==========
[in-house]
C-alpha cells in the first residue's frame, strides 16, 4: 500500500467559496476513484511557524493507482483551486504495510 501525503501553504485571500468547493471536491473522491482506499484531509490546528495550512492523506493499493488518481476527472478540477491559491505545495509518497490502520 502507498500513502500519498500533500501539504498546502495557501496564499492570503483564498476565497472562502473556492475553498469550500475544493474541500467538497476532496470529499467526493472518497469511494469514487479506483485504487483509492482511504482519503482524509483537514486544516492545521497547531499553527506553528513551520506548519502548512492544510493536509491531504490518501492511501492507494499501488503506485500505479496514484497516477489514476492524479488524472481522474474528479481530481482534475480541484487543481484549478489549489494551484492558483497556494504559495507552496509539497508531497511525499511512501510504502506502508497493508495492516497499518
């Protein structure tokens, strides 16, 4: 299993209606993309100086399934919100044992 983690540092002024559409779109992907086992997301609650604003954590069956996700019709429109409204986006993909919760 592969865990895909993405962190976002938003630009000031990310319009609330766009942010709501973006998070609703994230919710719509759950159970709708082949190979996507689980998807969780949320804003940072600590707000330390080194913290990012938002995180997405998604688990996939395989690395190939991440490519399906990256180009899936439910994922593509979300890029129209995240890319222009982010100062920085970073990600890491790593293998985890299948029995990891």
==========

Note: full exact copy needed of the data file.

[in-house]
C-alpha cells in the first residue's frame, strides 16, 4: 500500500467559496476513484511557524493507482483551486504495510 501525503501553504485571500468547493471536491473522491482506499484531509490546528495550512492523506493499493488518481476527472478540477491559491505545495509518497490502520 502507498500513502500519498500533500501539504498546502495557501496564499492570503483564498476565497472562502473556492475553498469550500475544493474541500467538497476532496470529499467526493472518497469511494469514487479506483485504487483509492482511504482519503482524509483537514486544516492545521497547531499553527506553528513551520506548519502548512492544510493536509491531504490518501492511501492507494499501488503506485500505479496514484497516477489514476492524479488524472481522474474528479481530481482534475480541484487543481484549478489549489494551484492558483497556494504559495507552496509539497508531497511525499511512501510504502506502508497493508495492516497499518
């Protein structure tokens, strides 16, 4: 299993209606993309100086399934919100044992 983690540092002024559409779109992907086992997301609650604003954590069956996700019709429109409204986006993909919760 592969865990895909993405962190976002938003630009000031990310319009609330766009942010709501973006998070609703994230919710719509759950159970709708082949190979996507689980998807969780949320804003940072600590707000330390080194913290990012938002995180997405998604688990996939395989690395190939991440490519399906990256180009899936439910994922593509979300890029129209995240890319222009982010100062920085970073990600890491790593293998985890299948029995990891």